Ignition Leads - Mick's Tips of the Trade

By: Mick McCrudden

Presented by

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Dressing up your engine? Let's talk leads...

We thought we’d get on to ignition leads today – or at least the older style, which feeds the power from a coil to the cylinders.

Many modern vehicles run direct fire ignition, which is a coil per cylinder. It’s more efficient, but when they fail – and they do – the expense is horrendous compared to an older-style lead.
Once you understand the basic principles of an internal combustion engine, it doesn’t matter whether it was built in 1939 or 2017, the principles remain.

For example, when you’re out there driving and you accelerate hard and there’s a miss, it is 99 per cent of the time the lead breaking down – not a spark plug. A plug will give you a miss at idle and when you put it under pressure it may backfire.

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Though you shouldn’t do it, you can isolate which one is failing by earthing a plug against the block and testing each lead as the engine is turned over. (Make sure you have all the plugs out first, as you don’t want it starting!). A multimeter is a better way to go, as you can actually measure the resistance, which will tell you what’s going on. If one lead is breaking down, you should replace the set, as it’s likely the others won’t be far behind.

What hurts the performance of a lead is resistance, which is measured in Ohms. A race lead may read as low as 500 ohms per meter, while 6000 is regarded as good for street performance. A bog stock family car might read as high as 16,000.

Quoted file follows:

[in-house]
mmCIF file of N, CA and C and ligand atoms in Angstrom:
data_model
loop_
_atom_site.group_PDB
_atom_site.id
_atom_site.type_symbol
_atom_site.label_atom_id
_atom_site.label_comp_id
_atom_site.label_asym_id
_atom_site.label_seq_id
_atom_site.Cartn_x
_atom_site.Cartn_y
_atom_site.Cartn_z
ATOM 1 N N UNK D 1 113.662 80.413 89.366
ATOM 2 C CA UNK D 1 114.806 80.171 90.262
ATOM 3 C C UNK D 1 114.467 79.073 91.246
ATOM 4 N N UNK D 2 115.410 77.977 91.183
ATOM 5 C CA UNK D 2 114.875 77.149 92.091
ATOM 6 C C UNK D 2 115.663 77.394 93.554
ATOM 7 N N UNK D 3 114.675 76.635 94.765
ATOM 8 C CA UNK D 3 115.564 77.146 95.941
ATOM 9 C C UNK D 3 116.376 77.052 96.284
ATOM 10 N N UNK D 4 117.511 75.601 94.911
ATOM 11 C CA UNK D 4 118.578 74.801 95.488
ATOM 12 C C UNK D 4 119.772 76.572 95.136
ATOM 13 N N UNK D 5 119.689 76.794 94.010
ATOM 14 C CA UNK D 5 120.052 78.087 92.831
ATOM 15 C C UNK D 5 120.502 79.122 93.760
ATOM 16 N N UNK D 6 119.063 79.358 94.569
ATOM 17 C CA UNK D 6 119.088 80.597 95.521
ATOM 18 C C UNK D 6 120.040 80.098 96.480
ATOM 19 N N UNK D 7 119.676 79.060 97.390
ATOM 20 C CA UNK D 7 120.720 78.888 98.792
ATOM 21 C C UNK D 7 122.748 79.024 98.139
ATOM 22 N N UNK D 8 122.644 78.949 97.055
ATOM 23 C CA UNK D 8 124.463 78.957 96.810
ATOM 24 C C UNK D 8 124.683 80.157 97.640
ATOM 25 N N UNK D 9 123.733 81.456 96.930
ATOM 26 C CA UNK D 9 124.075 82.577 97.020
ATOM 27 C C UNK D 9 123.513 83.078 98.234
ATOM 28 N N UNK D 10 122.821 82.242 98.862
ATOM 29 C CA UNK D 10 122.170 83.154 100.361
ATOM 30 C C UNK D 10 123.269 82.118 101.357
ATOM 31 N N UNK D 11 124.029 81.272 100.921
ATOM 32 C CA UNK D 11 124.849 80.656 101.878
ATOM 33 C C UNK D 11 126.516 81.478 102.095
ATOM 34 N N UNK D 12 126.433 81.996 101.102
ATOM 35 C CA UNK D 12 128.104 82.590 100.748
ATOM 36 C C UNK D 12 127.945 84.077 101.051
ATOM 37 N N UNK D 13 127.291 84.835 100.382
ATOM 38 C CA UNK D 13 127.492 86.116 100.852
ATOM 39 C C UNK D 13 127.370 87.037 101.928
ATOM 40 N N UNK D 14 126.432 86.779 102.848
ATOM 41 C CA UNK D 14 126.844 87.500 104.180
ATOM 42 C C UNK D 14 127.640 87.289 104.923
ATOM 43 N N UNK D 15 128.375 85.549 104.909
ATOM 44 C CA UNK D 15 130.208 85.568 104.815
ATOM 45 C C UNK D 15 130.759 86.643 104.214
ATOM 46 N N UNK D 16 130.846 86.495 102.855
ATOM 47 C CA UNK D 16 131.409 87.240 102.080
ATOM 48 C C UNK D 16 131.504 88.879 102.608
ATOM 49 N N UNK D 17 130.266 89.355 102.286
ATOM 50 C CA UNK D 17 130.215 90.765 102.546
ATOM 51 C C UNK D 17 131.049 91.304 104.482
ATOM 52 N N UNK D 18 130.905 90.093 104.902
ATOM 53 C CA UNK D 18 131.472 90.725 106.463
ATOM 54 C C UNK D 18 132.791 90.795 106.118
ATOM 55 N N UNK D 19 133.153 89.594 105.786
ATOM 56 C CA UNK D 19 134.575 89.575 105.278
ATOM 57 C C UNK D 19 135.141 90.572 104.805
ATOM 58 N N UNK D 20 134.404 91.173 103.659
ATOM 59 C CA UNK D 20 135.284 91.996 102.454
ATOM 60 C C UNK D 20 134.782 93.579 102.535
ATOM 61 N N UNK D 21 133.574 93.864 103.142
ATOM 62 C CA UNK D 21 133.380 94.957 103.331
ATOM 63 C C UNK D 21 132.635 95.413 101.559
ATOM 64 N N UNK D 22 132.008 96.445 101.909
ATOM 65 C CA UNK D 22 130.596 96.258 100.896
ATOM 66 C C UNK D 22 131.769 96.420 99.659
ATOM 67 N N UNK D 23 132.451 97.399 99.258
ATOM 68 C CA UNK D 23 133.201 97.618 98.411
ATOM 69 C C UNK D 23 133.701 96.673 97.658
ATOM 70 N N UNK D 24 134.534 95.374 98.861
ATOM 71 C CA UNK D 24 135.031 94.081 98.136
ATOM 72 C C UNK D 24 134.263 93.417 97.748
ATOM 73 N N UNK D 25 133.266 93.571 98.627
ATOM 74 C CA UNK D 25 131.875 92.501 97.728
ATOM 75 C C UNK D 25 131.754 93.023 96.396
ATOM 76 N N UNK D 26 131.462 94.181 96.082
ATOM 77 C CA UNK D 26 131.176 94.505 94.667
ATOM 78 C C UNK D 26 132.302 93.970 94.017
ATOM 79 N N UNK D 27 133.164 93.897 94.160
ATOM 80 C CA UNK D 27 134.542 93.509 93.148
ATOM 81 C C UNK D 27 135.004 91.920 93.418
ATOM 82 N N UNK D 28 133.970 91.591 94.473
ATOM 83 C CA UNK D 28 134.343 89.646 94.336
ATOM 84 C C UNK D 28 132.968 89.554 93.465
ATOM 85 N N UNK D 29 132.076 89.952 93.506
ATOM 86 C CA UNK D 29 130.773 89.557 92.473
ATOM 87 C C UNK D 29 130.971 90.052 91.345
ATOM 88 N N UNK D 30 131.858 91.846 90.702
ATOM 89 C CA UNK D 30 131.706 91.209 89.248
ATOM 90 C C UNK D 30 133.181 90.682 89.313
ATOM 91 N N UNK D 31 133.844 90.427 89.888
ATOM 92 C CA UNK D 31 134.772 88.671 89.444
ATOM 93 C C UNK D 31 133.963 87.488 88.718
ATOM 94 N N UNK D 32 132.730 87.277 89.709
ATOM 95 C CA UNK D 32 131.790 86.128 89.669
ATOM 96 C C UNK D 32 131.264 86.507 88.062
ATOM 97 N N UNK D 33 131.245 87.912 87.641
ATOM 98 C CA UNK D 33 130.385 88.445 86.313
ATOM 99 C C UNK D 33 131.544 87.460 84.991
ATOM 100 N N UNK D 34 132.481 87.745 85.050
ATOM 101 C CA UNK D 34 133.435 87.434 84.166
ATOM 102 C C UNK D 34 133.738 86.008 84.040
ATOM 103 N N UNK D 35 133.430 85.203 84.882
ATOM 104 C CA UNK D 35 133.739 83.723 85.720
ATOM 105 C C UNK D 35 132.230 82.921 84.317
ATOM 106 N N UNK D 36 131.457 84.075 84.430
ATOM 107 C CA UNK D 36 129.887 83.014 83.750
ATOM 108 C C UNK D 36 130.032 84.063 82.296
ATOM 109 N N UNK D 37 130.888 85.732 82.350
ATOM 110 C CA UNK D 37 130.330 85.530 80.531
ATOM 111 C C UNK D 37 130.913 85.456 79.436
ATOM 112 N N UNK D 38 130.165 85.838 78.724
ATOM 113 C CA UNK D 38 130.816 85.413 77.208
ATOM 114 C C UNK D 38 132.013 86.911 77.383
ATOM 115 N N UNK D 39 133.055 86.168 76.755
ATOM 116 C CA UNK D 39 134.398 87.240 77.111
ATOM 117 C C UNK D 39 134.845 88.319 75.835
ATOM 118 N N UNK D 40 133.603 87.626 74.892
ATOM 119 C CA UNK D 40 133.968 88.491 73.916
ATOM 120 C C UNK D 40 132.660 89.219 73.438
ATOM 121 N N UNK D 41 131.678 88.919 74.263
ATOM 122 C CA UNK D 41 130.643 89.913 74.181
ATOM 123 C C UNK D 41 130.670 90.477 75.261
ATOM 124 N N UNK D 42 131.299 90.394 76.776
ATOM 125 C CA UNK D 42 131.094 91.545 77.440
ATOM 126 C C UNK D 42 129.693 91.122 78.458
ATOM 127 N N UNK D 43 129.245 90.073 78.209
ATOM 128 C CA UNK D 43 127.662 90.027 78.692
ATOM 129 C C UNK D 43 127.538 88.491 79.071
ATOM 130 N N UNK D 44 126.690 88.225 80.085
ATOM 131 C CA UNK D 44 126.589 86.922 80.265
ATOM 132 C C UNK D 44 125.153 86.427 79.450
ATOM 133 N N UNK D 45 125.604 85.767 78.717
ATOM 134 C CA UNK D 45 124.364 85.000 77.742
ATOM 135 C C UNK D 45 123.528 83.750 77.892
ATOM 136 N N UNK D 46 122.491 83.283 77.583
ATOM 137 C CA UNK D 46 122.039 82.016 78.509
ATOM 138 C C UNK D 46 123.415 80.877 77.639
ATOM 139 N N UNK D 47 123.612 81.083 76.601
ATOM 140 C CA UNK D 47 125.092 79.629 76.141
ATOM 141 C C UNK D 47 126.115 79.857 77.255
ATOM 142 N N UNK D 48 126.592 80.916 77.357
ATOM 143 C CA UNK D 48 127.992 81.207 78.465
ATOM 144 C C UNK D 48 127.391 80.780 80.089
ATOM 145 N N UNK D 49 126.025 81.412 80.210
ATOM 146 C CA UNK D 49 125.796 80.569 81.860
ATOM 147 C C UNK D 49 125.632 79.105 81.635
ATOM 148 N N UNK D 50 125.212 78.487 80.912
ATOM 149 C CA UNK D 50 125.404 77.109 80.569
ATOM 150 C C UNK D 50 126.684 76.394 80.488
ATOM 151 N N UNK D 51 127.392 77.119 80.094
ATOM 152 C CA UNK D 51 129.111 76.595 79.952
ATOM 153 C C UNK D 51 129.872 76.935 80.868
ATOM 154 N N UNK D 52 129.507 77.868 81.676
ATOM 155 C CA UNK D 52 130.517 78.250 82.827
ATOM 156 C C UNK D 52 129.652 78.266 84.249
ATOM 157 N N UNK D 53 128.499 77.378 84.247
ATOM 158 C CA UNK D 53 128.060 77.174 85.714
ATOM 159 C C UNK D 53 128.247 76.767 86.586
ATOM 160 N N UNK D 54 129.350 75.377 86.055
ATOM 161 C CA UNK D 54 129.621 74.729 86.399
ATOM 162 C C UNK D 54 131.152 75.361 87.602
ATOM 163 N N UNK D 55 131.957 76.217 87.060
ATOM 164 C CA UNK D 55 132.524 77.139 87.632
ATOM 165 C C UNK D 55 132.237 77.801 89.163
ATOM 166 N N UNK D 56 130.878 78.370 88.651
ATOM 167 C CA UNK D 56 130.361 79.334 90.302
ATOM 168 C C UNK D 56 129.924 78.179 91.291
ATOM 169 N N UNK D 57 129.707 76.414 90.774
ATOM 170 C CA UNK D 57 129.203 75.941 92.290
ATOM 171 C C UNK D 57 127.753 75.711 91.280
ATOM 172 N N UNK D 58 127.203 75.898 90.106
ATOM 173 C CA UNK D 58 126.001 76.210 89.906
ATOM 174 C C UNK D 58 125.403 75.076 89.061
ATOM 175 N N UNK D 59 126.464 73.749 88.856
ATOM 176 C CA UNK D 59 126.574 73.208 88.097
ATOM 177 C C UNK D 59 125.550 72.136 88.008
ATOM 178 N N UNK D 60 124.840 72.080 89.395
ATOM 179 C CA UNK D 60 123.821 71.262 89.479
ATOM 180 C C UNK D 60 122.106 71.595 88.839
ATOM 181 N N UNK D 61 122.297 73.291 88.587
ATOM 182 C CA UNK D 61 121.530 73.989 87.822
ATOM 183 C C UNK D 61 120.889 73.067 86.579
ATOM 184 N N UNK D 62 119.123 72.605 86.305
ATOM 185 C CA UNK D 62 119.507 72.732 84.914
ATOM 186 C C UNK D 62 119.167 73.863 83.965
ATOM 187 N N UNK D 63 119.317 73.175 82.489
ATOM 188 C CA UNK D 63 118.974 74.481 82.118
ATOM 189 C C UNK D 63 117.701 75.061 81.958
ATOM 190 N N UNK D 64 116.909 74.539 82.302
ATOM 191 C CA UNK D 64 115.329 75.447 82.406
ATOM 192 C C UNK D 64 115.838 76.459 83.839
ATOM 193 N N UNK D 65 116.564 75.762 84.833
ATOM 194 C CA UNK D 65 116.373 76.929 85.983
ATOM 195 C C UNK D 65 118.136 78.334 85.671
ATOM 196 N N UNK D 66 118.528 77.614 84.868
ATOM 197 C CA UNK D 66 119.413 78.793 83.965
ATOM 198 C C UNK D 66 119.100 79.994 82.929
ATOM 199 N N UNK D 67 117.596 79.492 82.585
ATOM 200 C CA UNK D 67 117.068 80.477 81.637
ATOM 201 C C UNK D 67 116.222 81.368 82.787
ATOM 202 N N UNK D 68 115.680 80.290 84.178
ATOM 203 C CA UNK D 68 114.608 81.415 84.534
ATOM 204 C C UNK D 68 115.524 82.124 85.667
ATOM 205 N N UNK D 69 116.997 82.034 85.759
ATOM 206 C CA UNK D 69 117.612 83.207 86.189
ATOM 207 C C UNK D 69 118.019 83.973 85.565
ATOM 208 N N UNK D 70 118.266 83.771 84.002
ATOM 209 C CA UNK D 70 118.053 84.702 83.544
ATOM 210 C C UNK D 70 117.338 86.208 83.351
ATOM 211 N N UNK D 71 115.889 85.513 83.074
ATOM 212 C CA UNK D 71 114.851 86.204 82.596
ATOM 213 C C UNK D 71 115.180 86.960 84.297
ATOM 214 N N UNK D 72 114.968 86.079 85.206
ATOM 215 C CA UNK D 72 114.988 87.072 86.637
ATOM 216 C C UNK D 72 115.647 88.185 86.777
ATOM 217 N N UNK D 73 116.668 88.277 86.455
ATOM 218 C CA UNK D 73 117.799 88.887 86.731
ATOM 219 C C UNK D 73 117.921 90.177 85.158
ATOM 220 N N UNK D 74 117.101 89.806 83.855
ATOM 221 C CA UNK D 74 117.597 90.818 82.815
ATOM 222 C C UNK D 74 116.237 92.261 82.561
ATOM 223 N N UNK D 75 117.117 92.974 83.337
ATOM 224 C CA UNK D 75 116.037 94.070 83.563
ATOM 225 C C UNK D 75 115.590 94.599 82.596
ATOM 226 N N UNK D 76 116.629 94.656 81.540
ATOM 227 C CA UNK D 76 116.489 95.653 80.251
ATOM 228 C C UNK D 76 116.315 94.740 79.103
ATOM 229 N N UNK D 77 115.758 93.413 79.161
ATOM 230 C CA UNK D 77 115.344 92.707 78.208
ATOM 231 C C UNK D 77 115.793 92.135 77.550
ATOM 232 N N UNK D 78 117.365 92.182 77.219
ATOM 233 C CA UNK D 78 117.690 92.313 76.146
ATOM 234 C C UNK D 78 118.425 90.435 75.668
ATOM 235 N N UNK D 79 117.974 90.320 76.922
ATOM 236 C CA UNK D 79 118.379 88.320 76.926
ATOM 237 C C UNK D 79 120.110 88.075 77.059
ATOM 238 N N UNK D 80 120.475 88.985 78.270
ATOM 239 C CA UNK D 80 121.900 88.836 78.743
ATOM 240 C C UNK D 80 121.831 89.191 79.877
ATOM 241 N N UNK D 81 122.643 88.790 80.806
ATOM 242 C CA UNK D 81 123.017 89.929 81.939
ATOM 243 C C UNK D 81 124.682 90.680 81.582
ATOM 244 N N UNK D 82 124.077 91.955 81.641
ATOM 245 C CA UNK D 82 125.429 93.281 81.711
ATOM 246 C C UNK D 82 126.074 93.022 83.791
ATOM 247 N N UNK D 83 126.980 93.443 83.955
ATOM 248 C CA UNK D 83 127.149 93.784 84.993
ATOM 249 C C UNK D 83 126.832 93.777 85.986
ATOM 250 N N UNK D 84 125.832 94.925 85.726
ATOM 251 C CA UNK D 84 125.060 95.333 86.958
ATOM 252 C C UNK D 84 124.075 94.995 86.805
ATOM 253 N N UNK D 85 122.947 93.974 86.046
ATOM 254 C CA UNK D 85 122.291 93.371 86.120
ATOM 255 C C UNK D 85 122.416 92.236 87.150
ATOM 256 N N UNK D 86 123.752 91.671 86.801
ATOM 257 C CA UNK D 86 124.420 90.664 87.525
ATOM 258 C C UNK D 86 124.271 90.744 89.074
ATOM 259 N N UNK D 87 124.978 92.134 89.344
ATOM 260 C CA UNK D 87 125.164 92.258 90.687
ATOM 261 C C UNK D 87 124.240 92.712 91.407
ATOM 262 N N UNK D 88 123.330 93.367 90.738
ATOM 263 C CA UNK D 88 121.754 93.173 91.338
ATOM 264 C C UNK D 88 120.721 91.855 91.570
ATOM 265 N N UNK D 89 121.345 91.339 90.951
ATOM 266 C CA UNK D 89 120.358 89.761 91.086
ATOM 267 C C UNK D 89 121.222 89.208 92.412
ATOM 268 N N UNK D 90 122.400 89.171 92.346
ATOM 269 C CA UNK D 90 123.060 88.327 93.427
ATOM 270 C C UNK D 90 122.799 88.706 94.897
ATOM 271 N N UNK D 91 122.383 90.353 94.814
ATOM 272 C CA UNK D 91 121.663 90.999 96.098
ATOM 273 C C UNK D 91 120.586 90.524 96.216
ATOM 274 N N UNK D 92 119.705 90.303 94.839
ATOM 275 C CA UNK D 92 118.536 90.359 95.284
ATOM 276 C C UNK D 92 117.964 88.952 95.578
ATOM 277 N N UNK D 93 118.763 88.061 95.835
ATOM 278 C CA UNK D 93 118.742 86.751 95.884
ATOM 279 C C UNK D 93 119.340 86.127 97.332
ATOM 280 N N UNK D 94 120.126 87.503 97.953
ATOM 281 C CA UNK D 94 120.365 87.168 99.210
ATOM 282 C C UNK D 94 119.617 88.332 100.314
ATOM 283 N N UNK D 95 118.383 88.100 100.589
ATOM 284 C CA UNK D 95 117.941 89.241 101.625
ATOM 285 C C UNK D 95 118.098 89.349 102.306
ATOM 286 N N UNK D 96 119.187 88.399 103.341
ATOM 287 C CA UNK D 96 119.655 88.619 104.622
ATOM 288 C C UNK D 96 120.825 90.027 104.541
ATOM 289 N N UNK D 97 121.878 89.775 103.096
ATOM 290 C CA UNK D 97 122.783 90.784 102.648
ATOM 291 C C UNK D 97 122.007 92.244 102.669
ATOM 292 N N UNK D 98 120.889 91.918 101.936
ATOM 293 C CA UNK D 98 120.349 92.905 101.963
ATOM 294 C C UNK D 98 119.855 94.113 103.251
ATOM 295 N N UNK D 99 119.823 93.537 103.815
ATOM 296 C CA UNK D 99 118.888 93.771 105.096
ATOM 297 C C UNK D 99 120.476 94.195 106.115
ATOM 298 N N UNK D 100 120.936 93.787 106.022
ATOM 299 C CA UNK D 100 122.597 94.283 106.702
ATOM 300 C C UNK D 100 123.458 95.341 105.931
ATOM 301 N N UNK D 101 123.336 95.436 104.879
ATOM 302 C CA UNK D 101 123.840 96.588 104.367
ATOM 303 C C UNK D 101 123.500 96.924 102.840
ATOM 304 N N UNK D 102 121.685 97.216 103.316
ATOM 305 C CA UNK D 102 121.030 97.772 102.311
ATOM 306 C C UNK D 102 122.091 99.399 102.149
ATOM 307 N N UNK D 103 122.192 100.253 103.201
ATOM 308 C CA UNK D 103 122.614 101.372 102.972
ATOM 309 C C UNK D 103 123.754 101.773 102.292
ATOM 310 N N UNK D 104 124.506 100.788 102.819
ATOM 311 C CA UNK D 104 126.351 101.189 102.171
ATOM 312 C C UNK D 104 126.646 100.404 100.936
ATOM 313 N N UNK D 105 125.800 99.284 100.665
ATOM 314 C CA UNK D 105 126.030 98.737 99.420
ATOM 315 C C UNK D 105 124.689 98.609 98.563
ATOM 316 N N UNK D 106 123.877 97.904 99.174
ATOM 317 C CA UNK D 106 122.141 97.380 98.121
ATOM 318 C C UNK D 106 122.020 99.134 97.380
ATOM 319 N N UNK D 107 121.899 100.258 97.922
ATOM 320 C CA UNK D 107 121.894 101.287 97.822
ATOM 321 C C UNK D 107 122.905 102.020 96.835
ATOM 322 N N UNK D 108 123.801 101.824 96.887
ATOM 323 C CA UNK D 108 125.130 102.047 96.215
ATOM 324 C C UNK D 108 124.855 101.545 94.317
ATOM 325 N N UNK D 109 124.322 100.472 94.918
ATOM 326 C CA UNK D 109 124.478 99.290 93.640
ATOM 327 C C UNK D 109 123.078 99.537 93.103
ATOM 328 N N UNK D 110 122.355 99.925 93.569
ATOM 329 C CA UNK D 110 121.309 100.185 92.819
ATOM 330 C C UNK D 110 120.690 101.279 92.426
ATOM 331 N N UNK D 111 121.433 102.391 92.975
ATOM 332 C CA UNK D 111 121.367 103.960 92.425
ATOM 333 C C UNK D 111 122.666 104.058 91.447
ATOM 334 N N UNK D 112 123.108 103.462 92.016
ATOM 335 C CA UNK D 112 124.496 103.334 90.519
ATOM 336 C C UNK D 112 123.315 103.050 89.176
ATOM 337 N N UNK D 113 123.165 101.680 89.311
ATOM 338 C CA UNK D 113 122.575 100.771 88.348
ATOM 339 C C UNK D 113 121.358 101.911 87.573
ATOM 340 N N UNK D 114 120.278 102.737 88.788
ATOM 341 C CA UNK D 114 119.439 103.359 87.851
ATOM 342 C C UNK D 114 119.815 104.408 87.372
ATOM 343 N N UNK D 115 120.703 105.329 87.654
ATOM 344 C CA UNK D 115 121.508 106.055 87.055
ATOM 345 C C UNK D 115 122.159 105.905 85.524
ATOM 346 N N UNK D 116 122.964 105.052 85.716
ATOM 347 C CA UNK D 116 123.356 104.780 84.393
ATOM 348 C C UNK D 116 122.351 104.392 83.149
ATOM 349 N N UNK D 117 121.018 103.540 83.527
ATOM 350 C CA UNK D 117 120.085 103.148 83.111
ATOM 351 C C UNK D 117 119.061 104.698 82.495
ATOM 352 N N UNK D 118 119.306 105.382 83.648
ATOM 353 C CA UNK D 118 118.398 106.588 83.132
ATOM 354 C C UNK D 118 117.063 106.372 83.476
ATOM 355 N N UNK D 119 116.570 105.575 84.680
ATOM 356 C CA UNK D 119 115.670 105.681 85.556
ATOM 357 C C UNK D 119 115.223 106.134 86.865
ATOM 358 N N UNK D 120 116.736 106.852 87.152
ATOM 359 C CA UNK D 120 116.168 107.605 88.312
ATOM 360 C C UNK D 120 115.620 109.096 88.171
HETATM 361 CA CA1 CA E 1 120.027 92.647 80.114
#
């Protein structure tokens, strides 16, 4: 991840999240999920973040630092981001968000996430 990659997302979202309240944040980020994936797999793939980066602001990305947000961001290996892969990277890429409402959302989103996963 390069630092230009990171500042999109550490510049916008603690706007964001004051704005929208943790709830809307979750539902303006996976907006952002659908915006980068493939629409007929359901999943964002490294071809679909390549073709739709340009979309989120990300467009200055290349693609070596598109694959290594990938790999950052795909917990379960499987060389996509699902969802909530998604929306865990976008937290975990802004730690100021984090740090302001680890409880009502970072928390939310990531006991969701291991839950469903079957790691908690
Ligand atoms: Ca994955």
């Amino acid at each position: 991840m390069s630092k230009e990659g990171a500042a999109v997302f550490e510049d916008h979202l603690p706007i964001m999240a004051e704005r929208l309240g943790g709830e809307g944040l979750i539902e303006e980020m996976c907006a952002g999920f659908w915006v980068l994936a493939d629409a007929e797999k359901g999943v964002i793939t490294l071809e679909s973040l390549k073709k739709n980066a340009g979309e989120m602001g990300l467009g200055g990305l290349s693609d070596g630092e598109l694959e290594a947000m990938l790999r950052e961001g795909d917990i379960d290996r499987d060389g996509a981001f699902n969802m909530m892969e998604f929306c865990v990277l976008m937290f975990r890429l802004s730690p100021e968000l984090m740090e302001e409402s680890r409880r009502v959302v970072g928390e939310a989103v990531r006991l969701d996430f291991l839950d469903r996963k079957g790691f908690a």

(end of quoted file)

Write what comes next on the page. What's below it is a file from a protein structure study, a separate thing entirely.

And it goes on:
When you install the new leads, make sure you get a nice positive click with all the connections as they go on. Something I’ve recently discovered at an NGK seminar – here’s proof you’re never too old to learn! – is a substance called dielectric grease. It’s very effective and CRC makes a version of it. What you do is apply just a little inside the plug cap, with a small paintbrush, and this allows it to slide over the top of the plug easily so you can feel that all-important click.

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What about appearance? Let’s say you go to a lot of trouble building a nice pretty engine, and get caught with leads scattered over the top of the engine. You can lay them down underneath, but check the clearances with your headers. You need to use lead spacers – lots of people make them – we put a heat shield over the lead. Use a little talc powder inside the shield and slide it over. It’s very time consuming to go to this sort of trouble but the visual results are great.

You don’t have to go to that extent, but it is well worth doing a couple of things. One, get good quality leads. If it’s a meat and three veg kind of car, go for original equipment or Bosch or NGK. People get obsessed about putting on fat leads when they may not be required. A lot of them have the same core but a thicker insulation layer, and offer no real benefit. Look for the resistance number.

Second, spend some time installing them. Yes, you can slap them in, but it’s worth taking time to ensure they’re laid out properly in the engine bay, using locator clips and the like, and each connection gets that crucial click when it goes on.

These things don’t have a set service life, much depends on the conditions under which they’re used. The biggest problem is human intervention (rough handling, poor installation) and heat. They should last nearly a lifetime.

Happy sparking!

Mick owns Glenlyon Motors, an expert workshop and car storage facility in Brunswick, Melbourne. Call him on (03) 9380 5082.


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